Ian's picture

I'd like some help please in learning how to create DNS records using the WordPress appliance on Amazon. Here's what I'm trying to do:

We have a live server on the internet that has a small number of sites running WordPress multisite.

We need to rebuild this WordPress multisite installation, and I'm hoping to use Turnkey WordPress on Amazon as a place to build a clone of the real system which can then be migrated out to the live environment.

Let's say my parent site is parent.com and the sub-sites are subsiteA.com and subsiteB.com.

I have to use the actual domain names in both environments. What I had planned to do was to edit the hosts file on a PC so that visiting parent.com, subsiteA.com and subsiteB.com go the the IP address (elastic) of my Turnkey Cloud Appliance.

For that to work I need to be able to create A records and CNAME records and sub-domains on the server appliance itself so that traffic is routed appropriately. I don't want these records to be created in any sort of public DNS system because there's still a real live site out there that needs to carry on working.

I'm used to using Advanced DNS Editor in Cpanel on other servers. Where do I find/install/activate/access something like that on Turnkey WordPress EC2?

Thanks in advance


Jeremy Davis's picture

Adding the IP to your hosts file should do the job fine. I'm not sure why you'd also need to create DNS records? When you try to connect to a url, the first thing that is checked is the hosts file. If a entry exists there then DNS is never querried. It's only when no hosts record exists that your PC will ask DNS for an IP...

Regardless though, if you want to install a local DNS server on your appliance then you could do that too. Then just make your server your primary DNS (on your local computer.

To install DNS:

apt-get update
apt-get install bind9 webmin-bind9

Then you can configure it through Webmin.

Where this whole idea will possibly fall down though is that unless you have an elastic IP associated with your appliance, the pubic IP may change and you will lose domain based contact with your server (whether you go the hosts or DNS route). The only other way around that is to use alternative domain names (so they don't interfere with your real site). You could use HubDNS for that and one of the free tklapp.com domain names...

Ian's picture

Thanks Jeremy for taking the trouble to suggest a way forward. I think I have an approach that will work now, but I haven't tried it yet. I'll post back when I do.

I'm creating a copy of a live WordPress multisite installation. WordPress multisite installations use several URLS for different sites, so we need to be able to create and edit a series of CNAME and A records within DNS.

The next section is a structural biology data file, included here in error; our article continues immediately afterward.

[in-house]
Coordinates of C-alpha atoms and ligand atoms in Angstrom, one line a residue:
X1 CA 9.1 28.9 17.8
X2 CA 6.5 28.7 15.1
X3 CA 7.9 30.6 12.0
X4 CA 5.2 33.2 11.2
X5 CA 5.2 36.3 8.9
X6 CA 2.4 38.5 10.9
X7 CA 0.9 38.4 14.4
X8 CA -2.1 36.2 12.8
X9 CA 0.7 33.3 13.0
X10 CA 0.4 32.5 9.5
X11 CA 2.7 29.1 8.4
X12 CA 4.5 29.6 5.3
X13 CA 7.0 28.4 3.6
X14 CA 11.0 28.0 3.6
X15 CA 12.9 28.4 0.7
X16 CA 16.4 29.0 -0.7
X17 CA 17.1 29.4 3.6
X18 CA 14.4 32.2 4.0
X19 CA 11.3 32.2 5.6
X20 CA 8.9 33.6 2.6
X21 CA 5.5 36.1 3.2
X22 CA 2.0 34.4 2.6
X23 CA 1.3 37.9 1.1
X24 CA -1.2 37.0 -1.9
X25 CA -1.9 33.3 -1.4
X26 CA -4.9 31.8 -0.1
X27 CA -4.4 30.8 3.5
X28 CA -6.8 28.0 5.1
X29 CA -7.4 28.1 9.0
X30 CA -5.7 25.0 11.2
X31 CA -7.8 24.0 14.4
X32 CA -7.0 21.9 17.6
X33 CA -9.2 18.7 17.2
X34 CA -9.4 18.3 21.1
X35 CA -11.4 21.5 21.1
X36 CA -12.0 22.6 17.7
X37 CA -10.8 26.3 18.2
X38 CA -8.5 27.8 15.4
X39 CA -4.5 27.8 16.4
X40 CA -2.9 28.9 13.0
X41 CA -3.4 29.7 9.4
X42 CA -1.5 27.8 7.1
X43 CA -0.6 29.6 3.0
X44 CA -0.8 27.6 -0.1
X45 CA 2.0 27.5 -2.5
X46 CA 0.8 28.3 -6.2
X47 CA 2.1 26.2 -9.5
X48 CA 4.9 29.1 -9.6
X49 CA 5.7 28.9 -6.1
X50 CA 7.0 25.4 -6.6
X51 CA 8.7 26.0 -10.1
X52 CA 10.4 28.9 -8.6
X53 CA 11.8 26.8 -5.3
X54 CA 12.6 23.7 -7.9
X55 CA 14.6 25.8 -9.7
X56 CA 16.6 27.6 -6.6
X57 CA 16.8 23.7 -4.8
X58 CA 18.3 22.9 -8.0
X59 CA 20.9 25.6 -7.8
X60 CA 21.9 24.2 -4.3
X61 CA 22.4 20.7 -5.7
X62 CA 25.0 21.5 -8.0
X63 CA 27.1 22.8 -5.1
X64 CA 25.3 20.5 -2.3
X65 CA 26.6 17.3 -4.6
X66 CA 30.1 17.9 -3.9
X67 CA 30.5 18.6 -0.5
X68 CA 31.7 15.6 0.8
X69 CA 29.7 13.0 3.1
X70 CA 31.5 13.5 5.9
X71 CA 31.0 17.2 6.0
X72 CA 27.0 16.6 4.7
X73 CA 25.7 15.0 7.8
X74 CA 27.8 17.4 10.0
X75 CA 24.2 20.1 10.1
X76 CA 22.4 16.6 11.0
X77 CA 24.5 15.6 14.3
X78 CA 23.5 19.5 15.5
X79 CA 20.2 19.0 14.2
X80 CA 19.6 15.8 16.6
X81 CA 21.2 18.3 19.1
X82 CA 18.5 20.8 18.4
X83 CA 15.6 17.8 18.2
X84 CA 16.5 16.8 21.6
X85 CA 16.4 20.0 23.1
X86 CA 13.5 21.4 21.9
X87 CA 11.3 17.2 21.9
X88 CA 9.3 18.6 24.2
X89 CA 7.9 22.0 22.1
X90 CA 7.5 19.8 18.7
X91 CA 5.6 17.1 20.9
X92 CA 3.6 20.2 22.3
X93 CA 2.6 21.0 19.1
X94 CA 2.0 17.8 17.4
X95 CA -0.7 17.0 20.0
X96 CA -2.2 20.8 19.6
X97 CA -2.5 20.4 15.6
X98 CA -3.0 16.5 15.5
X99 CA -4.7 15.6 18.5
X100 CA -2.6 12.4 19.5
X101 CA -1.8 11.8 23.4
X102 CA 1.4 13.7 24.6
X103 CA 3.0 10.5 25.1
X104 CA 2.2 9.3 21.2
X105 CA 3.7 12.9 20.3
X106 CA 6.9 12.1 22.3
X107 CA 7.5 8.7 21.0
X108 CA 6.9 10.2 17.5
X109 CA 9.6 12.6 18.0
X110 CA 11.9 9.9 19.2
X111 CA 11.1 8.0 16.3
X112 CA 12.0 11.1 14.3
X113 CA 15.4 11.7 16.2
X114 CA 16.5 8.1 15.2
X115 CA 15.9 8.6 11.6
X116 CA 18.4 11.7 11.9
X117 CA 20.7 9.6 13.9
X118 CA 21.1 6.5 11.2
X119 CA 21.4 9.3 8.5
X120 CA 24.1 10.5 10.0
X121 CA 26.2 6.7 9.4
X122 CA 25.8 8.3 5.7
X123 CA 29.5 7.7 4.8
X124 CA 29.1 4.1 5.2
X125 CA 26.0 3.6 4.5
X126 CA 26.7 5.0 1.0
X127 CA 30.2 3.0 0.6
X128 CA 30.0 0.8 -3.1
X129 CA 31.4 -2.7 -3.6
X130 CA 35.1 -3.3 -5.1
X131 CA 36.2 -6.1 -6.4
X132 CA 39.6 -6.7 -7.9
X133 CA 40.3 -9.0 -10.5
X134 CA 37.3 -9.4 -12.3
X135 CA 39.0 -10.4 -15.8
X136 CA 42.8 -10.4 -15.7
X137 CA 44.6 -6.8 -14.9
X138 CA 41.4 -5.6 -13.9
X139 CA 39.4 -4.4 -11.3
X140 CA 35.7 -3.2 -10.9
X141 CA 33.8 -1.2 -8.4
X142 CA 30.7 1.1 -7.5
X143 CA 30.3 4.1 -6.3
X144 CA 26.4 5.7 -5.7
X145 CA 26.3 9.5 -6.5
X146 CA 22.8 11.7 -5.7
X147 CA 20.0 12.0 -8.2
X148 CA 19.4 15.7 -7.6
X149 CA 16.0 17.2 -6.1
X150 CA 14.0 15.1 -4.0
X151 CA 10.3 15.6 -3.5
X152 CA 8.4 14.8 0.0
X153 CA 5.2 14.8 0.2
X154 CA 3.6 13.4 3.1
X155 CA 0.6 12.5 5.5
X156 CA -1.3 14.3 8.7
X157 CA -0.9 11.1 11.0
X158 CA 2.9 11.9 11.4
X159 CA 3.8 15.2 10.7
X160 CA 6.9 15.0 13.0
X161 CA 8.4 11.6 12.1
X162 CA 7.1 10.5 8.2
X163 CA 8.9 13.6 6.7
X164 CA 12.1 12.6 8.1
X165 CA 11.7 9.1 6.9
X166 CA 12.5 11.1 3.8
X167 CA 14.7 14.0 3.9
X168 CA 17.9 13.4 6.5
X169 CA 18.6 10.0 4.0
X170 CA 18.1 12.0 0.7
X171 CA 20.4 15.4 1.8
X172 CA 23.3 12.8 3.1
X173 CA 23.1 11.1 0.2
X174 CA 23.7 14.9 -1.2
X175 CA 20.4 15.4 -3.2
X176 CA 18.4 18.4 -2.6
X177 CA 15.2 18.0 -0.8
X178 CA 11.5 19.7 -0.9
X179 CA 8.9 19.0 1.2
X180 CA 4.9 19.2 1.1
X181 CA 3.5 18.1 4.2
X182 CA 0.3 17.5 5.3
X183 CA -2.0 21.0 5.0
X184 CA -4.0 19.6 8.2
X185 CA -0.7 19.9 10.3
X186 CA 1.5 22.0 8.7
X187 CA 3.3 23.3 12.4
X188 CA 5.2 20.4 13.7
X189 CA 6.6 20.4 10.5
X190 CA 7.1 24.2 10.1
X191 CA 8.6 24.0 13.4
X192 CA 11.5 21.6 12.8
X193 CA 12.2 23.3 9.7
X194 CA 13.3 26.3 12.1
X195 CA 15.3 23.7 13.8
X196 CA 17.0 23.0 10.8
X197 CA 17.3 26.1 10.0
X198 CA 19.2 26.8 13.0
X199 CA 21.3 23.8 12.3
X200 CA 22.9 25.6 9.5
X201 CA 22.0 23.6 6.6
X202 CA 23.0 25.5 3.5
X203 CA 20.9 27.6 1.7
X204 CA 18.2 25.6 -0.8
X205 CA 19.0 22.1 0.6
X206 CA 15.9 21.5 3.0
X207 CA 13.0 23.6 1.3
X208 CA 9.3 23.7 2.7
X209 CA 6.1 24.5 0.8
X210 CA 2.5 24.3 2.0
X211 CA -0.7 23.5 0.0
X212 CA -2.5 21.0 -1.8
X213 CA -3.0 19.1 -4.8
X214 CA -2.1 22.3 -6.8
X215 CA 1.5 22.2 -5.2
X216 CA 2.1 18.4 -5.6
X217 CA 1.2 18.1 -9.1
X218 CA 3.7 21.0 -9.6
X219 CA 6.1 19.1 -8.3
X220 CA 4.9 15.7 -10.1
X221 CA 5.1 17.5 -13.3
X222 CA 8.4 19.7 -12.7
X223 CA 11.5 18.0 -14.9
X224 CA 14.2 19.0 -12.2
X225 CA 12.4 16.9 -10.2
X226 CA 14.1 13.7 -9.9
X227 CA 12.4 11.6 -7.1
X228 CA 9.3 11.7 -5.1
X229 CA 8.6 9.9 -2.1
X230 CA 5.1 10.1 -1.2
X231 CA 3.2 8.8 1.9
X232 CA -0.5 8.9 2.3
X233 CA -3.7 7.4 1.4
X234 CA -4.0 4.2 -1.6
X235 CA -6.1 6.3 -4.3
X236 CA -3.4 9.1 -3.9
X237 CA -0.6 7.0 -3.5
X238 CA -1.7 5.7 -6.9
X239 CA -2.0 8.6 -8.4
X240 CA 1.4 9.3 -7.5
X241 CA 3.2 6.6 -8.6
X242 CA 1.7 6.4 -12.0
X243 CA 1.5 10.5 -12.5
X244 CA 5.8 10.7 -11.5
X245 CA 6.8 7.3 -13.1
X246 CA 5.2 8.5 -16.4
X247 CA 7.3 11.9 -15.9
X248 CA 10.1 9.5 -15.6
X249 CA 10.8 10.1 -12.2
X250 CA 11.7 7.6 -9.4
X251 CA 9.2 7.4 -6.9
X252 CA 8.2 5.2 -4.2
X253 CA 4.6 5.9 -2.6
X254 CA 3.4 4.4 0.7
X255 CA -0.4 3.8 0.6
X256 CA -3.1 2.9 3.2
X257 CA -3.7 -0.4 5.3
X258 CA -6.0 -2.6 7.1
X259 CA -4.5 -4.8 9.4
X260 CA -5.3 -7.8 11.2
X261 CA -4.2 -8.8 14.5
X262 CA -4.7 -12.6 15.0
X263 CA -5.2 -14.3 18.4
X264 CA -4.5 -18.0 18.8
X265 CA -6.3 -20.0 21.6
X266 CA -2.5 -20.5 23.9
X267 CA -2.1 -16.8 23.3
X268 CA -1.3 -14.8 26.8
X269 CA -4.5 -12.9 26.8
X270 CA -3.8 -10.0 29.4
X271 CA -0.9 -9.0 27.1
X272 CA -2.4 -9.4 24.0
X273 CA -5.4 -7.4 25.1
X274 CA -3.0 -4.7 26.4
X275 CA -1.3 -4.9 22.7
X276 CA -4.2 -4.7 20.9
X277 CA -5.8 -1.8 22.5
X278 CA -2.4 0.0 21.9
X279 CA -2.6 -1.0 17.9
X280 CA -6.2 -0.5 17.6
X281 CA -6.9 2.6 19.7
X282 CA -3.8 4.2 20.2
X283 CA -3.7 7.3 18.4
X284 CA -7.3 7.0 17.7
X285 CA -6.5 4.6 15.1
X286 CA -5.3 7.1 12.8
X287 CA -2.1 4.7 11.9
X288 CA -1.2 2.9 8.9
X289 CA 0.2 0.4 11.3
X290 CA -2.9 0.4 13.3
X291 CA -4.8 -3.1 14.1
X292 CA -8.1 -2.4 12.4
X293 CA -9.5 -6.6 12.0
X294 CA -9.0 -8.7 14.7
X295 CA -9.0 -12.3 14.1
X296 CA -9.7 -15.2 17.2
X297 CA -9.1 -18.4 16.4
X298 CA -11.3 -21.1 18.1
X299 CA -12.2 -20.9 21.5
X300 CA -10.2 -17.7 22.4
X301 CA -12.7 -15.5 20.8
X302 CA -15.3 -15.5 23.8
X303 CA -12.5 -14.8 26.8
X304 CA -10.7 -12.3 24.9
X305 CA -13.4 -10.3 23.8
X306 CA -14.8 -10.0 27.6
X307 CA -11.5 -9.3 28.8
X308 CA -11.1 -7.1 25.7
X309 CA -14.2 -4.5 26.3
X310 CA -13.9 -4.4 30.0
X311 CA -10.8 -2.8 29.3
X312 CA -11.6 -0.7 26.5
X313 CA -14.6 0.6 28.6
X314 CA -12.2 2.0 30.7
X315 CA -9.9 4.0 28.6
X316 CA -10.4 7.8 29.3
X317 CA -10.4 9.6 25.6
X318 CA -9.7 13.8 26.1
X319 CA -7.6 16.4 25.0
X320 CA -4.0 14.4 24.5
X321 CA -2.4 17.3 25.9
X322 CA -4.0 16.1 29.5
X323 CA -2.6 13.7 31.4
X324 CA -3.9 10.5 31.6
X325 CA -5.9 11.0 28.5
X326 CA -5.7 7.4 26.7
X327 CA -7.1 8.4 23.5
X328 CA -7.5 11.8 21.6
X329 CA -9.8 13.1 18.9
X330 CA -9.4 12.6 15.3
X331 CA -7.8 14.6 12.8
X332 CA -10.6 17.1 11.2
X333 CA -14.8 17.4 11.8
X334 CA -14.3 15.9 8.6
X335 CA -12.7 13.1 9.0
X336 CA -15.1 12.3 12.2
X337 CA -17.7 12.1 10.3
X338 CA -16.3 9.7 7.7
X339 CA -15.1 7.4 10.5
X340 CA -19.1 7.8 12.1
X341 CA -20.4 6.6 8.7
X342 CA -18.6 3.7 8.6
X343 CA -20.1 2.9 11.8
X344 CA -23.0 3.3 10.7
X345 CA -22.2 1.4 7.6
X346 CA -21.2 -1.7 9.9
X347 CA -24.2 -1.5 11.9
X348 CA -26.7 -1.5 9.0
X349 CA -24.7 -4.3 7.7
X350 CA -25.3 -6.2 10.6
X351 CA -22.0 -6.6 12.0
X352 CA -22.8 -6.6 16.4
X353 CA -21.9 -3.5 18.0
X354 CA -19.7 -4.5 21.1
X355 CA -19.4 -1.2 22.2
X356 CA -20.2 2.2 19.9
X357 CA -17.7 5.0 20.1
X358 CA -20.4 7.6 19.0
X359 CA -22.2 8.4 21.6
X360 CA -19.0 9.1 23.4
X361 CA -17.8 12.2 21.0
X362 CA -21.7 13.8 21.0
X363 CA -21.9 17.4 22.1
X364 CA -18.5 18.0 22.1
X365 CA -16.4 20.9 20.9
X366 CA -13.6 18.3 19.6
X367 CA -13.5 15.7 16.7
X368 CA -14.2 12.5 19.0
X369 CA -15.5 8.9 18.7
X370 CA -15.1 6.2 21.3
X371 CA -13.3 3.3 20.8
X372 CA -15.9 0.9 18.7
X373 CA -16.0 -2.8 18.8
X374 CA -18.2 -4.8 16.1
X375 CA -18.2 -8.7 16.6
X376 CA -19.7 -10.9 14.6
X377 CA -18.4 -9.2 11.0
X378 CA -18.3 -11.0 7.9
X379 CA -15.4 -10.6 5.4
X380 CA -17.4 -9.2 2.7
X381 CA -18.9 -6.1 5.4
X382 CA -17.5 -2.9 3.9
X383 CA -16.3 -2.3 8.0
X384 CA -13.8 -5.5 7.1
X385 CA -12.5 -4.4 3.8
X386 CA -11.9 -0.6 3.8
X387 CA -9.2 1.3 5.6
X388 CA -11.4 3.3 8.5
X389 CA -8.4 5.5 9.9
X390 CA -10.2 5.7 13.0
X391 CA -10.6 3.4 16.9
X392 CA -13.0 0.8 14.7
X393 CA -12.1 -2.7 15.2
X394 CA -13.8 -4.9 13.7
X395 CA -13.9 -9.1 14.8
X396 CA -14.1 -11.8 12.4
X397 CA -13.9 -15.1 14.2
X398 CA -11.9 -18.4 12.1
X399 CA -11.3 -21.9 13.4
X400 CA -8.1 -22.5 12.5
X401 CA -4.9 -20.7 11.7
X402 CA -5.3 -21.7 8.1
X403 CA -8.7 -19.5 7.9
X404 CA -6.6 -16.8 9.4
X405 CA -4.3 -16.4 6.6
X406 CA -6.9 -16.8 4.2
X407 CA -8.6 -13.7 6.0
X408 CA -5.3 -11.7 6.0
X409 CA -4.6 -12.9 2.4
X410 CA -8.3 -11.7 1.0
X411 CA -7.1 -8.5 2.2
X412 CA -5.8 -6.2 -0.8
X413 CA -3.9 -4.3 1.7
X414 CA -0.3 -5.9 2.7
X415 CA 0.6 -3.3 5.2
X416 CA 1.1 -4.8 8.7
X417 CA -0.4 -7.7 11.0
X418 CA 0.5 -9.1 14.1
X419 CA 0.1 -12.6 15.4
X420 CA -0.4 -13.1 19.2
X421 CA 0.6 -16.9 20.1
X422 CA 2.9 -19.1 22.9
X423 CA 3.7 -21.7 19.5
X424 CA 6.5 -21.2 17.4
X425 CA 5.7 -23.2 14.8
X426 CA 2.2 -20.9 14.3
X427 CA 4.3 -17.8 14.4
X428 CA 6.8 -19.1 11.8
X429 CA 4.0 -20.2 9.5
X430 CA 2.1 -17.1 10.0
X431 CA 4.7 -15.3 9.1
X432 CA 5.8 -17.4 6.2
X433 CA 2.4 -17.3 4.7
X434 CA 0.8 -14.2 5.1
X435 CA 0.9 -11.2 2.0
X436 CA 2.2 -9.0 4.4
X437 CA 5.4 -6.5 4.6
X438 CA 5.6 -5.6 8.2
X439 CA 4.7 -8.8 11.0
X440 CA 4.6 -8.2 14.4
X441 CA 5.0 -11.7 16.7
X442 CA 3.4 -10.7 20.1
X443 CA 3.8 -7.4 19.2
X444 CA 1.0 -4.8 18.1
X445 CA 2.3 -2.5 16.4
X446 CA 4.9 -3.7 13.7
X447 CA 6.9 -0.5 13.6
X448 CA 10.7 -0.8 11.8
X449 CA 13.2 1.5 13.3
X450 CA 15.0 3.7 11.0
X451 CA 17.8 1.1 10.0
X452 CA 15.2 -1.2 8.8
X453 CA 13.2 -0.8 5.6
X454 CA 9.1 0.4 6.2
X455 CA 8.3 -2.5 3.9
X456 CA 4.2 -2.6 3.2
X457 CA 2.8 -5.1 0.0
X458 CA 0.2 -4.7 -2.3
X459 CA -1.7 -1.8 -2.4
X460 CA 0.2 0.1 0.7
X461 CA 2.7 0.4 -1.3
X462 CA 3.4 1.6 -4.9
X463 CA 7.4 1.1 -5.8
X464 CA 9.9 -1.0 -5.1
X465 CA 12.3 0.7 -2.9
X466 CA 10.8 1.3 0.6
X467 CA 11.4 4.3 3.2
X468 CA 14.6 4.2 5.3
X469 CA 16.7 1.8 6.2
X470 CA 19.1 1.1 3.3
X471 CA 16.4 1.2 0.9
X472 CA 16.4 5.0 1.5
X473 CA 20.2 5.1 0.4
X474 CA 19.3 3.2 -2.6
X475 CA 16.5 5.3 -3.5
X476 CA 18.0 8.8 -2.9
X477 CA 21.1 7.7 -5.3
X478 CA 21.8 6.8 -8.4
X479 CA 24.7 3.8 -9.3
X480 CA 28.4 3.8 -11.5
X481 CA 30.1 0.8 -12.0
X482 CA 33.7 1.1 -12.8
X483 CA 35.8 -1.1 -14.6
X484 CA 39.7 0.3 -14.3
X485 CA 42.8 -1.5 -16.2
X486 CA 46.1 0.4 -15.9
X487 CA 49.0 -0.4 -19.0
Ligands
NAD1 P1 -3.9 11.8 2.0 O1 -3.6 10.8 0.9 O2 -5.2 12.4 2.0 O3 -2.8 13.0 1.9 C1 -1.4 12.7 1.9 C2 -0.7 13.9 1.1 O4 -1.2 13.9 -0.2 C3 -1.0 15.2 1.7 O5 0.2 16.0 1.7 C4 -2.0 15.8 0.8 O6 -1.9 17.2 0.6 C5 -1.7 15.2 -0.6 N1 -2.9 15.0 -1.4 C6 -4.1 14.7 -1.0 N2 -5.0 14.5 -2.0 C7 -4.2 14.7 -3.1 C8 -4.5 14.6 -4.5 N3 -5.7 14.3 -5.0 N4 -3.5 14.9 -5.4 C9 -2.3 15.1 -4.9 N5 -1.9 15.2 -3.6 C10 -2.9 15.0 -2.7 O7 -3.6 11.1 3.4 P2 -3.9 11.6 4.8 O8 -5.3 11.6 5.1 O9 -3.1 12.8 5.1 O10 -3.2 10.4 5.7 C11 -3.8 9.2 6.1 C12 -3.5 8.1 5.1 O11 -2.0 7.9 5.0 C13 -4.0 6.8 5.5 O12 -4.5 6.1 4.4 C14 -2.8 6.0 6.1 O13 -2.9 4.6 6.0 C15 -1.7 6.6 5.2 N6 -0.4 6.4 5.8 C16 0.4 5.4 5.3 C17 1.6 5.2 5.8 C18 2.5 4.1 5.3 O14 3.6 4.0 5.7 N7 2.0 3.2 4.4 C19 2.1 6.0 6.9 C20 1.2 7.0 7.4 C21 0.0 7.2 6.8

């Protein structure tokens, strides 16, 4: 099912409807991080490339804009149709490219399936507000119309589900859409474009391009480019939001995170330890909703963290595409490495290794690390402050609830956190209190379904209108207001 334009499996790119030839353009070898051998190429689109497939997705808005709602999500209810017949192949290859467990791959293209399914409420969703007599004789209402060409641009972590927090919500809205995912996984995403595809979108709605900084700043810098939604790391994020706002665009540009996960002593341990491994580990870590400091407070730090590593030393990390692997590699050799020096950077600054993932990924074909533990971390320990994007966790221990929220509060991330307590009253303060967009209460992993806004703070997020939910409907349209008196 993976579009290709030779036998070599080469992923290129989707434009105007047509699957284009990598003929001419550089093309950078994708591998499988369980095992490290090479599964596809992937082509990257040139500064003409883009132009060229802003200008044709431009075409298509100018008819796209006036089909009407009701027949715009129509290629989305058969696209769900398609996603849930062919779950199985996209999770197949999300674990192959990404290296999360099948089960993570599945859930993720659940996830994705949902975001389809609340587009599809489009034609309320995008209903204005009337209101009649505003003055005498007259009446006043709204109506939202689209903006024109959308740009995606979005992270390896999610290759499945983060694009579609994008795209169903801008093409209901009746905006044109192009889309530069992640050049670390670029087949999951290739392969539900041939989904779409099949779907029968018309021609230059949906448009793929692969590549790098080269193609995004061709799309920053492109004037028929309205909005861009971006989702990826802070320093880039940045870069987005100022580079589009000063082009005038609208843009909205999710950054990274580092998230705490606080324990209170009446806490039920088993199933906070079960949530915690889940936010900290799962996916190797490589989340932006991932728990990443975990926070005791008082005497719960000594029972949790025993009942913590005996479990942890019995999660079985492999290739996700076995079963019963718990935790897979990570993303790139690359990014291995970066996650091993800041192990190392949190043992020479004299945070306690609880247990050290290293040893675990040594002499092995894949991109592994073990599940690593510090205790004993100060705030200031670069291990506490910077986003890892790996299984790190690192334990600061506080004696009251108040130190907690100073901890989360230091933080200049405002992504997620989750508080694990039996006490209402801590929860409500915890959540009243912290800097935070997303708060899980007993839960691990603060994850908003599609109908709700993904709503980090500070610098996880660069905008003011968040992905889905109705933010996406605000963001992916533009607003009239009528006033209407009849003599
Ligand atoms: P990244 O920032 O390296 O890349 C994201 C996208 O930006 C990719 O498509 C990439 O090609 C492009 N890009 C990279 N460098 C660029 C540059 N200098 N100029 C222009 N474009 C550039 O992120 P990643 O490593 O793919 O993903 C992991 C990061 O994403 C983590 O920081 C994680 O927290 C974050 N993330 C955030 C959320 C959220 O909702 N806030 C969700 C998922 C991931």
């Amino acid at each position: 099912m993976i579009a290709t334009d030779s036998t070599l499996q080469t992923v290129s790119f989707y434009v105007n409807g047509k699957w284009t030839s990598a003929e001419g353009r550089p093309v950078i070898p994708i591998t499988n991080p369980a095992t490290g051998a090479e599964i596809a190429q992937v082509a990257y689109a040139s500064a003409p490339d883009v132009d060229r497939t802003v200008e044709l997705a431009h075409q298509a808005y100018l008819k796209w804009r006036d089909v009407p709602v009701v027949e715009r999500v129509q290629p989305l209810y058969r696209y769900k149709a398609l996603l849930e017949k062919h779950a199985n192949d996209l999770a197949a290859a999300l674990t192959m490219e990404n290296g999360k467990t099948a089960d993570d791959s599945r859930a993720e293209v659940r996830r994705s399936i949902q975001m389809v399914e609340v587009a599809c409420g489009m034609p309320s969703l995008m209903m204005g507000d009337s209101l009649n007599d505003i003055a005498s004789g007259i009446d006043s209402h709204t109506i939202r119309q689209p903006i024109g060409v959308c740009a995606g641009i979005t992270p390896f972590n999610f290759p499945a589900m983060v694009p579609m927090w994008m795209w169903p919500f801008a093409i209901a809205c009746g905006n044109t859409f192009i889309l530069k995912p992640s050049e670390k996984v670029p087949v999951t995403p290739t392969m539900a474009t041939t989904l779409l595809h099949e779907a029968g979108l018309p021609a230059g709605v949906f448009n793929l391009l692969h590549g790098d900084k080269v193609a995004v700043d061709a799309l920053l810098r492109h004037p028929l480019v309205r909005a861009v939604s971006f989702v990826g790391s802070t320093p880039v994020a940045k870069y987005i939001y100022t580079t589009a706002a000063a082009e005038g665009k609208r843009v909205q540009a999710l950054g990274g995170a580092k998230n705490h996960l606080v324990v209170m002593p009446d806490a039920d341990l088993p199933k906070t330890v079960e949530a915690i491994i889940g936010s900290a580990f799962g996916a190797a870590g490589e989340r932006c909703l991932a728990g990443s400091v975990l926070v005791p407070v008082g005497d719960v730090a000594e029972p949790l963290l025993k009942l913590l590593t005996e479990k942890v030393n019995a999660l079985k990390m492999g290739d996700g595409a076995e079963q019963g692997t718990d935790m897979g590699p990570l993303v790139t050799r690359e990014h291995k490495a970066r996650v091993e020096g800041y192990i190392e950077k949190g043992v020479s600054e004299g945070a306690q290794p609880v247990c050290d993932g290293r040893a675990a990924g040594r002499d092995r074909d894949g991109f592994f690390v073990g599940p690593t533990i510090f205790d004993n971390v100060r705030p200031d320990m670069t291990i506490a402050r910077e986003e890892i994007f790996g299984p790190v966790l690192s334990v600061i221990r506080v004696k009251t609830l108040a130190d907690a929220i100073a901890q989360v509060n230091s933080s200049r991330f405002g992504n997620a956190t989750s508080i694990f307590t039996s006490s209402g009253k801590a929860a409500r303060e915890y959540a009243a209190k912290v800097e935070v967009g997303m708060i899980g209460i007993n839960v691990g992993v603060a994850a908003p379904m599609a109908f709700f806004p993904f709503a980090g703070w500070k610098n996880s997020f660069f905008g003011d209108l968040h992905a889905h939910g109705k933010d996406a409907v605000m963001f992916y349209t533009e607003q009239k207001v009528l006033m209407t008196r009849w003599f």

Here's what I'm going to try:

  1. I have a Turnkey WordPress Cloud Server with Elastic IP
  2. I have PC (in fact a local virtual machine) that will connect to the Turnkey WordPress Cloud Server
  3. Only the PC will be allowed to access the Turnkey WordPress Cloud Server (firewall rule)
  4. The hosts file on the PC will point to the Turnkey WordPress Cloud Server's elastic IP for all the domains in our multisite network
  5. Inspired in part by Jeremy's response, I'm going to try using the hosts file as a sort of substitute for CNAMEs and A records, pointing each domain and subdomain that is required at my Elastic IP address by editing the hosts file.
  6. The real-world name servers for the sites won't change, so the rest of the world will see the live sites

It's point 5 in that list that I'm unsure about. I'll let you know how I get on.

Ian's picture

Am I right in thinking that I also need to create virtual hosts for the domains parent.com, subsiteA.com and subsiteB.com?

Jeremy Davis's picture

Personally I like to do them as separate 'sites' (ie separate entries in /etc/apache2/sites-available) and then enable them with a2ensite <site-name>

Ric Moore's picture

I'd give my left leg to see you do a step-by-step video setting up apache2 virtual servers. I might bid upwards by offering my right foot. Ric

Ric Moore's picture

I tried to do the apache2/sites/sites-available edis, whch didn't work. I think I missed that last step. Can webmin be added to the base proxmox install, or just containers? Ric

Ian's picture

Just a quick update, I found that I didn't need to set up any Virtual Hosts on the server to create the environment that I needed. It was enough just to have the hosts file.

I believe that this piece of luck is specific to the task that I was attempting, which was to work with WordPress multisite. WordPress Multisite's own sunrise and domain mapping must be doing some of the work here.

To recap, I'm using WordPress Multisite with a sub-domain configuration and the WordPress MU Domain Mapping plug-in. parent.com is the parent site, subsiteA.com and subsiteB.com are sites on the multisite network.

Here's what my hosts file looks like, except of course xxx.xxx.xxx.xxx is really my Elastic IP address and not a load of x's.

xxx.xxx.xxx.xxx  parent.com

xxx.xxx.xxx.xxx  www.parent.com


xxx.xxx.xxx.xxx  subsiteA.com

xxx.xxx.xxx.xxx  www.subsiteA.com

xxx.xxx.xxx.xxx  subsiteA.parent.com

xxx.xxx.xxx.xxx  www.subsiteA.parent.com


xxx.xxx.xxx.xxx  subsiteB.com

xxx.xxx.xxx.xxx  www.subsiteB.com

xxx.xxx.xxx.xxx  subsiteB.parent.com

xxx.xxx.xxx.xxx  www.subsiteB.parent.com


Hope this helps anyone else who's setting up WordPress multisite development environments on Turnkey Linux and Amazon EC2


(btw, the URLs in this post have been automatically turneded into links by the commenting system here. They should just be plain text).

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